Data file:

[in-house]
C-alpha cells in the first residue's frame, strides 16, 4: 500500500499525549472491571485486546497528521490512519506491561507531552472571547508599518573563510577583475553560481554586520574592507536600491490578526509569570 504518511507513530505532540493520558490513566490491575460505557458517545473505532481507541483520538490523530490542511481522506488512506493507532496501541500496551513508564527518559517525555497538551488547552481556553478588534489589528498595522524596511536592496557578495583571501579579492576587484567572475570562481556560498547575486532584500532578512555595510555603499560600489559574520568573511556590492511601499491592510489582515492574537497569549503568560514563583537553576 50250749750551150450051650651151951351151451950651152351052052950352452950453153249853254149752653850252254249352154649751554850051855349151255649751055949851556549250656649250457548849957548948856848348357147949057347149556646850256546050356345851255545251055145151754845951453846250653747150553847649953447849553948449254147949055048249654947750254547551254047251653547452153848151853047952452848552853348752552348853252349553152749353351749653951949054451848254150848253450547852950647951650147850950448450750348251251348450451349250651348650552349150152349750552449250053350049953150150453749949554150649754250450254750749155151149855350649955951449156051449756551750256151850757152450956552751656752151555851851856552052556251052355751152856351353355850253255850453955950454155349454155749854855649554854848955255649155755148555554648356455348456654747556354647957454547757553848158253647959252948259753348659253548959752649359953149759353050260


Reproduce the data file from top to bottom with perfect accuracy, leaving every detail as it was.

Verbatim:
[in-house]
C-alpha cells in the first residue's frame, strides 16, 4: 500500500499525549472491571485486546497528521490512519506491561507531552472571547508599518573563510577583475553560481554586520574592507536600491490578526509569570 504518511507513530505532540493520558490513566490491575460505557458517545473505532481507541483520538490523530490542511481522506488512506493507532496501541500496551513508564527518559517525555497538551488547552481556553478588534489589528498595522524596511536592496557578495583571501579579492576587484567572475570562481556560498547575486532584500532578512555595510555603499560600489559574520568573511556590492511601499491592510489582515492574537497569549503568560514563583537553576 50250749750551150450051650651151951351151451950651152351052052950352452950453153249853254149752653850252254249352154649751554850051855349151255649751055949851556549250656649250457548849957548948856848348357147949057347149556646850256546050356345851255545251055145151754845951453846250653747150553847649953447849553948449254147949055048249654947750254547551254047251653547452153848151853047952452848552853348752552348853252349553152749353351749653951949054451848254150848253450547852950647951650147850950448450750348251251348450451349250651348650552349150152349750552449250053350049953150150453749949554150649754250450254750749155151149855350649955951449156051449756551750256151850757152450956552751656752151555851851856552052556251052355751152856351353355850253255850453955950454155349454155749854855649554854848955255649155755148555554648356455348456654747556354647957454547757553848158253647959252948259753348659253548959752649359953149759353050260